Getting your money under control requires organisation, and the key to good financial organisation is to work to a schedule. Here are the essential elements you need to consider to set up your own money management schedule.
Bills picture from Shutterstock
Base Your Schedule On Your Pay Cycle
This may seem an obvious step, but surprisingly people do overlook it: you need to organise your finances based on how often you get paid. That could be weekly, fortnightly or monthly, depending on your employer. If you have multiple part-time jobs, it could even be a combination of those.
That doesn't mean you can't work with smaller units. If you're trying to restrict cash spending, assigning yourself a weekly amount can be sensible, even if your pay cycle is monthly. But knowing the date on which your salary lands in your bank account helps you plan how to effectively deploy that money.
Identify The Dates For All Your Key Bills
The next key element is to identify when all your key bills fall due. Gather up copies of your regular bills: credit cards, phone, broadband, electricity, car repayments. Also remember to include annual expenses: car, home and contents insurance, registration, any professional associations. Check your credit card statement for regular expenses which you don't receive individual bills for (such as entertainment subscriptions or club dues).
Chances are these dates won't always be in the ideal position. My credit card falls due exactly two days before I get paid each month, so I have to make sure that I've taken that into consideration when I'm planning my spending. Similarly, my mortgage payments are due exactly a fortnight after I get paid, but automatically transferring them into the relevant account for withdrawal by the bank on that date means I never have to think about them.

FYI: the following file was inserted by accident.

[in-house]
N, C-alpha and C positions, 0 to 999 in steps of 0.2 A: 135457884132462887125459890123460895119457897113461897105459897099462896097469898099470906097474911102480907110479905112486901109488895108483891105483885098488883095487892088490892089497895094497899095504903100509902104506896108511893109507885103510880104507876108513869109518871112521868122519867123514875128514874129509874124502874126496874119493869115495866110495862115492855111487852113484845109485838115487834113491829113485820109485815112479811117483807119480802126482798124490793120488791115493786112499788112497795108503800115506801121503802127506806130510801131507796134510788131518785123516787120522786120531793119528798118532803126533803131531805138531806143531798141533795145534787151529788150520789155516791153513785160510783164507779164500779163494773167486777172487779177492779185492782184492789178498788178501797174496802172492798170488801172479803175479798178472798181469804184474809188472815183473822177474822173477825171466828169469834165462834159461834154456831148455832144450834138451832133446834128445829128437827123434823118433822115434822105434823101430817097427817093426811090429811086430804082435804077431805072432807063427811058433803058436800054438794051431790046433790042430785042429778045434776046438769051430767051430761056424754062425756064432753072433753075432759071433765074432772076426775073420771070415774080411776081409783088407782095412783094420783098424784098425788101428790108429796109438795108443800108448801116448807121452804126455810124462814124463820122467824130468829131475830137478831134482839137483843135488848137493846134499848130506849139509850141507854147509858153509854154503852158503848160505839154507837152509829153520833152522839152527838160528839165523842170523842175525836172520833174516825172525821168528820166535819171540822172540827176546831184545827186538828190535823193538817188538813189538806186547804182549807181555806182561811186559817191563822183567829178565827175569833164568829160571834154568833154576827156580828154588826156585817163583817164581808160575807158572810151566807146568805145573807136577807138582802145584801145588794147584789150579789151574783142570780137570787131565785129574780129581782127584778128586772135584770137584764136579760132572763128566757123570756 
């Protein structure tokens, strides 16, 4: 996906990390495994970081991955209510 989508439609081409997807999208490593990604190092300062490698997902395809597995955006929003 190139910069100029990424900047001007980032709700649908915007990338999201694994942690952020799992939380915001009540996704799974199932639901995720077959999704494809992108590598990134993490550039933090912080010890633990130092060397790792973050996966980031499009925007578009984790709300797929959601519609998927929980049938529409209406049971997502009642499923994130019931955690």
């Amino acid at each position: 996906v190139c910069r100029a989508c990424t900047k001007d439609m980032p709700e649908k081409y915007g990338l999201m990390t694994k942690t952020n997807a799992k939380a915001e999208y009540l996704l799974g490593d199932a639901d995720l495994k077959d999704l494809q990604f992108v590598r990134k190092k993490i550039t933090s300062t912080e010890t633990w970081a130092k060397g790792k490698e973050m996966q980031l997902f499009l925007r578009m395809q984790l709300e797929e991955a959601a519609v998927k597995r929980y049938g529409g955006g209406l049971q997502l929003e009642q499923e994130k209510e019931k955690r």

Make note not only of when your bills fall due, but also when they're issued. That way, you'll know if a bill hasn't arrived when it should have, and you'll also be able to check if it's accurate before it falls due.
Automate Everything Possible
Automation is your friend. Having bills paid automatically when they fall due saves you worrying about overdue payments. And once you've identified when key bills fall due, it's easy to have them paid automatically without suddenly feeling as though you have run out of cash. You'll typically have multiple options here: using BPAY, setting up direct debits, or setting up payments automatically from a credit card are the obvious ones.
Schedule Time To Check Variable Bills
While you can rely on automation to pay bills, that doesn't eliminate the need to check them -- especially bills like power, water or phone charges. Mistakes happen with these, so you need to review them when they come in and make sure they're not excessive. If they are, it's better to contact the provider and challenge them before they're paid, not afterwards. Set an appointment in your calendar for when those bills arrive (see, that list is being useful again) and take the time to review them.
Put Regular Reviews On The Calender
Your budget needs will change over time. Don't just assume that the approach you're using now will continue to work. Set an appointment on your calendar to review your finances and make sure everything is working. At a minimum, you should do this every six months.
Make Time To Educate Yourself
These steps will help you organise your current spending, but they won't help you plan for long-term wealth. Set time in your calendar to learn more about finance so that you're confident that your future will be prosperous.